The Real Thing
| by Jason Warburg
Globe Multilingual Services, the brainchild of Professor Max Troyer MAT ’09, offers students in the Institute’s Translation and Localization Management (TLM) program the opportunity to work on real translation and localization projects for real clients in real time. We recently asked Prof. Troyer to share the backstory of this unique community asset, as well as his hopes for its future.
Q. Tell us about the origins of Globe.
A. The roots of Globe Multilingual Services are in a student club we formed with the goal of giving students who wanted more experience working with real clients the ability to work with one—the Institute. They were translating Web content, subtitling videos, and so on, and I was the club’s faculty advisor. The old GLOBE Center (Globalization and Localization of Business Exports) was associated with the MBA program. When it wound down in 2014, I asked if we could reuse the name, which pretty soon evolved into Globe Multilingual Services.
Globe’s focus is on translating and localizing content—on a volunteer basis—for nonprofit organizations, including the Institute. Today, the localization practicum that all second-year localization students take is essentially staffing Globe Multilingual Services.
What kinds of projects and clients does Globe take on?
A. Typically students are the project managers who make the connections, manage the teams, manage the timelines, and work with the technology. For the Institute, Globe is currently translating several pages of the website so that they are accessible to prospective students’ parents who don’t speak English, as well as subtitling videos and other things. We have a budget, and students who work on Institute projects get paid.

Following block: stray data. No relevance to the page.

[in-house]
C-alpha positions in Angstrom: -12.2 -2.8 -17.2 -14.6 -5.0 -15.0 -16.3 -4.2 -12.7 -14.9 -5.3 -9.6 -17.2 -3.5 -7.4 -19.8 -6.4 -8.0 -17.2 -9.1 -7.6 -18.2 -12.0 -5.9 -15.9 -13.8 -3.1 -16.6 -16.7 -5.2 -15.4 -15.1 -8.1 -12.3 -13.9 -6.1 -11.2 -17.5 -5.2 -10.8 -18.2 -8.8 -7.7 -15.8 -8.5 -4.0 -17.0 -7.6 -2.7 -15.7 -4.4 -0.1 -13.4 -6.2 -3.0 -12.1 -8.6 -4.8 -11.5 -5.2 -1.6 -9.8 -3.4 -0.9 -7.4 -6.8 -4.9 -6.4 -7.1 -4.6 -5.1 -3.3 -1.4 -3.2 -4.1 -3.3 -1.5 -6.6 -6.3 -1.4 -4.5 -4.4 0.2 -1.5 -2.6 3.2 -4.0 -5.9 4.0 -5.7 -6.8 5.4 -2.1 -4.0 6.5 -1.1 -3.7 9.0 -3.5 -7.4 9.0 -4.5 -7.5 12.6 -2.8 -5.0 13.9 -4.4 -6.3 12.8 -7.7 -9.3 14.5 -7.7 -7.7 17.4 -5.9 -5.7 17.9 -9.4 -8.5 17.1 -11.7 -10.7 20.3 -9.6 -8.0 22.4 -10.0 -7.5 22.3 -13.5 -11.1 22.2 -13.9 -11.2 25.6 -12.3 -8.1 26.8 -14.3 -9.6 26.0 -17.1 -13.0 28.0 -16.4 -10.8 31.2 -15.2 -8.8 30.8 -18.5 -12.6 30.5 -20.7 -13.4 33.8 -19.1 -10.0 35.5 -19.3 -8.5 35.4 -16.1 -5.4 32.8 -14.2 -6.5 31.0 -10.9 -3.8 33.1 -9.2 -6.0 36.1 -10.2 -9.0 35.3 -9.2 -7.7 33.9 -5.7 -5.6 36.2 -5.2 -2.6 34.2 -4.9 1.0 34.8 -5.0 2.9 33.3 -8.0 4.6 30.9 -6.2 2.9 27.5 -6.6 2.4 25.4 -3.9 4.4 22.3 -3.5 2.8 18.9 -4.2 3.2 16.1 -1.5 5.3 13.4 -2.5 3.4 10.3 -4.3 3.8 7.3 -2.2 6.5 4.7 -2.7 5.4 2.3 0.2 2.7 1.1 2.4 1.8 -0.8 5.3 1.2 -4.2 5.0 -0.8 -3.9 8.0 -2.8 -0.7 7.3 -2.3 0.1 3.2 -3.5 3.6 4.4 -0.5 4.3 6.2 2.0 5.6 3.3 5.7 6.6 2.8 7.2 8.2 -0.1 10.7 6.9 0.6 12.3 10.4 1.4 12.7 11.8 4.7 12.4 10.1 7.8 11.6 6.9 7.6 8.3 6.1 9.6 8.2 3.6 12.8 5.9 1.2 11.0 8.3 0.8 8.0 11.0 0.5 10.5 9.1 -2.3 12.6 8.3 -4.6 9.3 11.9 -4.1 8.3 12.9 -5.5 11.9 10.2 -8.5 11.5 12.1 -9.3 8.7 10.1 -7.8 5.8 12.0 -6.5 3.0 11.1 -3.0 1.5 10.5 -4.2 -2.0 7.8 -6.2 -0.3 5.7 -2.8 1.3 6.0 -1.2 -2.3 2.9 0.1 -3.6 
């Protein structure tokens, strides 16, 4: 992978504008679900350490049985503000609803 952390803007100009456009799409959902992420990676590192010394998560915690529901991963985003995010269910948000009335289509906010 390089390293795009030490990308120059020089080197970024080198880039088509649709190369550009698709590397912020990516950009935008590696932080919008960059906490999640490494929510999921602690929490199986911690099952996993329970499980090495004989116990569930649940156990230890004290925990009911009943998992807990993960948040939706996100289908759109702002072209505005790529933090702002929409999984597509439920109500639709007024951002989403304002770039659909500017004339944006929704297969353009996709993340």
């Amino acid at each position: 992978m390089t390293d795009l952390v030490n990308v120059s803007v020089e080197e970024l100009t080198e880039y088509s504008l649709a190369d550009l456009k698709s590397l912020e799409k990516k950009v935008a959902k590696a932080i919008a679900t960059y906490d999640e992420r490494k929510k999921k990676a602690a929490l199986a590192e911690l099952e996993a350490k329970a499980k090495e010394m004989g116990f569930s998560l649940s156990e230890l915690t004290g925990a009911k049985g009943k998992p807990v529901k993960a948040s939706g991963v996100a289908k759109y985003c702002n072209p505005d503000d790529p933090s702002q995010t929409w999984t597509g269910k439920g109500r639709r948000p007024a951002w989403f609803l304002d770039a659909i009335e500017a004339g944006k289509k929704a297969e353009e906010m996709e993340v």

Globe also typically has about 15 external nonprofit clients each semester; we see Globe as the public-facing side of our program. For example, last semester alumna Narit Gessler MAIPS/MBA ’09 asked us to translate materials that her organization (Free the Slaves) uses to train people in the various countries where it is active. We facilitated the translation of their entire 90,000-word training guide into Haitian Creole, by local volunteer translators, in about two weeks. It was a really impressive effort by our students to coordinate that.
What are your biggest obstacles?
A. Our biggest obstacle is finding volunteer translators for the projects. When we choose our nonprofit partners, our first question is always “Who would be willing to translate these?” Sometimes MIIS translation and interpretation students and professors are the volunteers, and sometimes we work with professional translators who just want to give back.
One of the things we’re working on this semester is partnering with translation schools around the world. We’re currently working on translating Web Strategies for Student Fact Checkers by Mike Caulfield into six languages, starting with Ukrainian. We’re partnering with a school in Ukraine that has 30 or 40 students eager to translate this 26,000-word book. Next we’re going to translate it into Chinese and then four other languages.
What is your ultimate goal for Globe?
A. Globe’s mission is to offer students practical experience that will give them an extra edge in the job marketplace. When a prospective employer says, “Tell me about a time when you had a huge challenge on a localization project,” our graduates will already have a real-world experience to share. I now coteach the localization practicum with Prof. Alaina Brandt, and our ultimate goal is to have second-year students hand Globe off to first-year students each year, so that it becomes self-sustaining with minimal faculty input.
For More Information